Not for a single moment does this pic live up to its marketing hype as a medical thriller. At best, it plays like a fancy documentary with some name talent onboard. At worst, it comes off like a vanity project with a script so weak you wonder how it got financed. Maybe teenage boys really do want to see Gwyneth Paltrow die a horrible death.
Patient Zero of the movie’s pandemic is Beth Emhoff (Paltrow), who contracts the super-virus in Hong Kong. Beth is headed back to Minnesota by way of Chicago. This gives her plenty of time for a little offscreen mufky-fufky with an old flame—thus cheating on her husband Mitch (Matt Damon).
Perhaps this character flaw was further developed in the original script, but it is truly pointless here, as she quickly dies once she gets home. Not long after, her young son succumbs to the virus, leaving daddy and daughter Jory (Anna Jacoby-Heron).
Pretty soon, people are dropping like flies, even if it is apparent that certain of them, including Mitch, have immunity. At this point, the rest of our stars get into the act.
Kate Winslet plays an investigator, working for CDC honcho Dr. Ellis Cheever (Laurence Fishburne), and Elliott Gould does a nice job as academic virus guru Dr. Ian Sussman. What little dramatic tension that does exist is largely brought by conspiracy theory blogger Alan Krumwiede (Jude Law).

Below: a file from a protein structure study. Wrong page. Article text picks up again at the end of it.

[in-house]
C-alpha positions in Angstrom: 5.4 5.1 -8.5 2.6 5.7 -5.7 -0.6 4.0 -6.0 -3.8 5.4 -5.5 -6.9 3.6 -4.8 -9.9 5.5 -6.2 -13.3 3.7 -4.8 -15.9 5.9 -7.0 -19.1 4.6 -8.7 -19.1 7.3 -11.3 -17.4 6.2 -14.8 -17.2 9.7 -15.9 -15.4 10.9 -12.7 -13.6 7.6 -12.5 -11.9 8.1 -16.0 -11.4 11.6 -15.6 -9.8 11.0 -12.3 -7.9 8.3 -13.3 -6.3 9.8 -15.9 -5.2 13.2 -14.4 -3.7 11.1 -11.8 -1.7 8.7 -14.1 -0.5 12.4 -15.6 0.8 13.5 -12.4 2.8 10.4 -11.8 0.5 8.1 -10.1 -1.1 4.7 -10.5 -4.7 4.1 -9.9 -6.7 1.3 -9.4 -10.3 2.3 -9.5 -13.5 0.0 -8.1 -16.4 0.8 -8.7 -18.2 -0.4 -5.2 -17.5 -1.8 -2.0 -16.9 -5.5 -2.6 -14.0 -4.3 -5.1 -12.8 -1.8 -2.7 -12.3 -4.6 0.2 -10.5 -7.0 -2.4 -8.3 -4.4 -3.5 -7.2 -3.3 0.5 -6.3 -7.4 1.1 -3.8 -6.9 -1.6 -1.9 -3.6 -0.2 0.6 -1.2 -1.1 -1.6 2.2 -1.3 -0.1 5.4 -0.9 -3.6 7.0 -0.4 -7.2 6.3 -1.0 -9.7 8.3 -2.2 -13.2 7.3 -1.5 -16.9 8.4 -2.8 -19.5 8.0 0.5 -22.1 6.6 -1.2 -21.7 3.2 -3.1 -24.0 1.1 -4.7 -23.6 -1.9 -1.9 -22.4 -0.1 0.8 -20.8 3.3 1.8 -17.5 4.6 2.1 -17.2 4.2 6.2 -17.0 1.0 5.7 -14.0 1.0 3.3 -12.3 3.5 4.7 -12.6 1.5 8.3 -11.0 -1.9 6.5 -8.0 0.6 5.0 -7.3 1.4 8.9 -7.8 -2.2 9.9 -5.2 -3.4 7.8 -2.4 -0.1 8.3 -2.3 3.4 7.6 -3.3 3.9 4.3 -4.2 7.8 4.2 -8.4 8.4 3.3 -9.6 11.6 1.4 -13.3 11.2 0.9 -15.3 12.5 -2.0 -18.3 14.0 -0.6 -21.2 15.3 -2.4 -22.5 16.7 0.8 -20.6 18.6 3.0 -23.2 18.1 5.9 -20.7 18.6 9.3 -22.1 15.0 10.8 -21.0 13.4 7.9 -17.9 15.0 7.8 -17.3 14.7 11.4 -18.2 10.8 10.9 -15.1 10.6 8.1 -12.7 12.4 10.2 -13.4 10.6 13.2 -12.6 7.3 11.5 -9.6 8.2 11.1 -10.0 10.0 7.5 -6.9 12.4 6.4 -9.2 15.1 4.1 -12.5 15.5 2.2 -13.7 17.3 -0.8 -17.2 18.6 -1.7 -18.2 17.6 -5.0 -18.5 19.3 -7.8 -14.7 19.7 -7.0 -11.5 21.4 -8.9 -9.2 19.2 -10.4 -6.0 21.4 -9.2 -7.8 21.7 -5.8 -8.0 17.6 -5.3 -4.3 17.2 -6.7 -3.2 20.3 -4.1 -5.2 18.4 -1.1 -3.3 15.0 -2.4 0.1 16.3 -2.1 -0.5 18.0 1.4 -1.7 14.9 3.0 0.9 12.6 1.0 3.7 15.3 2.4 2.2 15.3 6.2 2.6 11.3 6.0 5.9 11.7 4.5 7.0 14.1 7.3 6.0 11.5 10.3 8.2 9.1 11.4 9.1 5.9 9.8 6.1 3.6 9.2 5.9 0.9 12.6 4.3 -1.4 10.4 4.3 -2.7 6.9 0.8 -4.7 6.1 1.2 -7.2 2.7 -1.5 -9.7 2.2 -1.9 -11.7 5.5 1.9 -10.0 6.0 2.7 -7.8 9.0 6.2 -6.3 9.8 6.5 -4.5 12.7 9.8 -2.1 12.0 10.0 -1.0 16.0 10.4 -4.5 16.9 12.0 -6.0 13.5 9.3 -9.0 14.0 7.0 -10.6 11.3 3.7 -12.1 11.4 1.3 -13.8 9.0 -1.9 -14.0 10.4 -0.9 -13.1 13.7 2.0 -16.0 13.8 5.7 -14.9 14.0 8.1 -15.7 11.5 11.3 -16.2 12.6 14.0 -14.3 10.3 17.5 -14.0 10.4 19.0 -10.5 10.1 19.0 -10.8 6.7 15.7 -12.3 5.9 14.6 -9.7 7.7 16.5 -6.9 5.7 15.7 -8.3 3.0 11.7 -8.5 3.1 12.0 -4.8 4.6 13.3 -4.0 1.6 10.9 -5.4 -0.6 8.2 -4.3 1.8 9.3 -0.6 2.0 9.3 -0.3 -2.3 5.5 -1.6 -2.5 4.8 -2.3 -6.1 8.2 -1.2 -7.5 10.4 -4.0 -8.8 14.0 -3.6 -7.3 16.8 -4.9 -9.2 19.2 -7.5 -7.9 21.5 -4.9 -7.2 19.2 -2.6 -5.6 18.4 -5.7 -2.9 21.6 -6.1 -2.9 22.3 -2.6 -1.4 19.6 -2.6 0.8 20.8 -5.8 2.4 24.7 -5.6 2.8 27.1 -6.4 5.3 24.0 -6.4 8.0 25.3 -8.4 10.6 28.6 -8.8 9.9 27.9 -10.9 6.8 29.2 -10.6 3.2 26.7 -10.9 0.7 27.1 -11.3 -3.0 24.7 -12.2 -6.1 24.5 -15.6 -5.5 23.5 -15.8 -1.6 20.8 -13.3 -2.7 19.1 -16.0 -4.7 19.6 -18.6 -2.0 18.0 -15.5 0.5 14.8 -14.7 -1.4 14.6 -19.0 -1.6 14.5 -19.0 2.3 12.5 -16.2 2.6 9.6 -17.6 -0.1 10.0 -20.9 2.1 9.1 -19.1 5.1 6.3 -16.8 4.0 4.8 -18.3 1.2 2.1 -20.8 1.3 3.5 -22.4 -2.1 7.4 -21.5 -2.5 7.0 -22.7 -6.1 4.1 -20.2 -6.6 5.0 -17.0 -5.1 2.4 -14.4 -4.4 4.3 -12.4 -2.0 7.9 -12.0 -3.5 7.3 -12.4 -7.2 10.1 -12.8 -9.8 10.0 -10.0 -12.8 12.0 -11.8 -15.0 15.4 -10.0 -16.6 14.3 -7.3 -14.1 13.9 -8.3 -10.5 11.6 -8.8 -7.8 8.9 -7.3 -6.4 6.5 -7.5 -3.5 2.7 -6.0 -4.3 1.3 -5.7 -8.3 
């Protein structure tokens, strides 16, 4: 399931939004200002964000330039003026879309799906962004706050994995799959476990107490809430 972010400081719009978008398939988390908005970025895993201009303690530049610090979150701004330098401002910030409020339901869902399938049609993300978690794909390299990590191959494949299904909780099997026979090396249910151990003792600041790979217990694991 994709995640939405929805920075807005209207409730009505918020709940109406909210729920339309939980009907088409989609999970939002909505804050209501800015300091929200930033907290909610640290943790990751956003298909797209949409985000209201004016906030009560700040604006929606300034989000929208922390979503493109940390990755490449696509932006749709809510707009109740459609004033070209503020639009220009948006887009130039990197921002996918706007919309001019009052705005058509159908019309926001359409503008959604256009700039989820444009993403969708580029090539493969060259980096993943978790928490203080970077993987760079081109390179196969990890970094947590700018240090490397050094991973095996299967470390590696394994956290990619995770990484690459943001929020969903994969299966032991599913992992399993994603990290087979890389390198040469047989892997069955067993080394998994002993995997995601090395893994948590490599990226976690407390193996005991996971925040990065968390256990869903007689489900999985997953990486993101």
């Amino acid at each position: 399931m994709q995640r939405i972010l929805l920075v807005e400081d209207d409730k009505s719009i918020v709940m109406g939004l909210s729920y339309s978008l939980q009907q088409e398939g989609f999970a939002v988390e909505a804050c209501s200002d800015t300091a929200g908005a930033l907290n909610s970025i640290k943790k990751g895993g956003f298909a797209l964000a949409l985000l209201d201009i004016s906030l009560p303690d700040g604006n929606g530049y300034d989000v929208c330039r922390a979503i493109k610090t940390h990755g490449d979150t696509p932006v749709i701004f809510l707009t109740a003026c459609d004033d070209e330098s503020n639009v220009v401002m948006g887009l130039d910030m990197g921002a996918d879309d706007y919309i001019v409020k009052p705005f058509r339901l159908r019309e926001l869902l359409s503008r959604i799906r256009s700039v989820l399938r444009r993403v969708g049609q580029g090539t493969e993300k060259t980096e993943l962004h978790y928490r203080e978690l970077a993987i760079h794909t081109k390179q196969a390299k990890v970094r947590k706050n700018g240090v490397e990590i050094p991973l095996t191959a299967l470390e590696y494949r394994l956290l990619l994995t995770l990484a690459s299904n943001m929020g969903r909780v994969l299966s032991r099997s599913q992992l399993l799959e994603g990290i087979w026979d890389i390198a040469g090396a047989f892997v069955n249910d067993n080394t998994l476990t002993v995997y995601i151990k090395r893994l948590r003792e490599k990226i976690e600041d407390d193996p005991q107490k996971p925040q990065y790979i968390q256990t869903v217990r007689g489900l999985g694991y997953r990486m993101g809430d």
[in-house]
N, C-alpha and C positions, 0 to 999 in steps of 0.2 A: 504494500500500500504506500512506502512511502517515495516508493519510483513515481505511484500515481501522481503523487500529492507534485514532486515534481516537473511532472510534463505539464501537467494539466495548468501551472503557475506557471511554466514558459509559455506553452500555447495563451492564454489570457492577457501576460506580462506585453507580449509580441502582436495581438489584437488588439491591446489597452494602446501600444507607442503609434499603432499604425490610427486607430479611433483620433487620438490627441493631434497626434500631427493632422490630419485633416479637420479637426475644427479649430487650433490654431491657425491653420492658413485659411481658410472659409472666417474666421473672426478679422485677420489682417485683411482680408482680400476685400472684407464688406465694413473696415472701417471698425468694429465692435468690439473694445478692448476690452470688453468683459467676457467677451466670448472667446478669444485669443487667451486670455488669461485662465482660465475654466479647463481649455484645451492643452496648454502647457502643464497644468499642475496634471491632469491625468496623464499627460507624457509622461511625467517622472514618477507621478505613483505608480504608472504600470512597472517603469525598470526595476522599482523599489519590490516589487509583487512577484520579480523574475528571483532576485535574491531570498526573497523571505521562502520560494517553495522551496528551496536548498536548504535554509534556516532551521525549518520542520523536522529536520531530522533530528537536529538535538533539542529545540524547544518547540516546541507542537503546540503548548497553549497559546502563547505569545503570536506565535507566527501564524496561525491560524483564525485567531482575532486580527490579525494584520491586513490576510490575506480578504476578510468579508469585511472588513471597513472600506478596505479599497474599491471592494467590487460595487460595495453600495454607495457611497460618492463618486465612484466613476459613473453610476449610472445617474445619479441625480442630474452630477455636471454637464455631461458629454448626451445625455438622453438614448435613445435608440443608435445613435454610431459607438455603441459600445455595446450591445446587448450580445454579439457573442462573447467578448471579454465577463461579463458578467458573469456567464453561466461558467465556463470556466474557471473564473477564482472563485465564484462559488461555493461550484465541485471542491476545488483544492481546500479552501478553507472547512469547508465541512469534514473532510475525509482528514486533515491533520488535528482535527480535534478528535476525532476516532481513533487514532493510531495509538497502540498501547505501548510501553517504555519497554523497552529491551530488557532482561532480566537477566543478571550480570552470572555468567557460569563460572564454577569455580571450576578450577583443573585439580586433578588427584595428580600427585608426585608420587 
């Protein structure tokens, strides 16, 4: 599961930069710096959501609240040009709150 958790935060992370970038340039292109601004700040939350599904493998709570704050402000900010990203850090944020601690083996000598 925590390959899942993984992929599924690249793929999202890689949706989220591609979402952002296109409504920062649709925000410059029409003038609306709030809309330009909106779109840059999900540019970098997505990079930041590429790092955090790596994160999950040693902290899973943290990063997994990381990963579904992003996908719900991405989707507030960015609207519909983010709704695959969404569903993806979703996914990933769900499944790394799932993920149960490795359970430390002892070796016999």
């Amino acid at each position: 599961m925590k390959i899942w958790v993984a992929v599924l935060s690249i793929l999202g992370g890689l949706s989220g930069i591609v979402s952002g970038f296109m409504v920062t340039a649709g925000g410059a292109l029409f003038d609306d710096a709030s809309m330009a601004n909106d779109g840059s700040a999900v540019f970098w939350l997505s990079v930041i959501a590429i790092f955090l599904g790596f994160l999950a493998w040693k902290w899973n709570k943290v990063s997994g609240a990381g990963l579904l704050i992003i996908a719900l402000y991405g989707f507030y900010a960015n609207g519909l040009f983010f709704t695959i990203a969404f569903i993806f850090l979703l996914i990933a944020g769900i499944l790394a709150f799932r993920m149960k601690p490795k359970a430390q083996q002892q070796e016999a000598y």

The narrative grinds down to a predictable conclusion, and most auds will fell cheated.
***SPOILERS AND OTHER COMMENTS***
Besides the adultery in Beth’s character, which comes to nothing, there are also little blips regarding Dr. Cheever and Krumwiede, and they’re not fleshed out either. The panic caused by lack of vaccine is only briefly hinted at, and that’s surprising, since it would have actually provided some dramatic tension.
A good deal of screen time is devoted to the misadventures of a WHO researcher played by Marion Cotillard, that (surprise, surprise) also comes to nothing.
Finally, the epilog involving Mitch’s teenage daughter going to the prom might “personalize” the story, but you’d think there would be much more to say in the wake of a pandemic that has cost tens of millions of lives worldwide.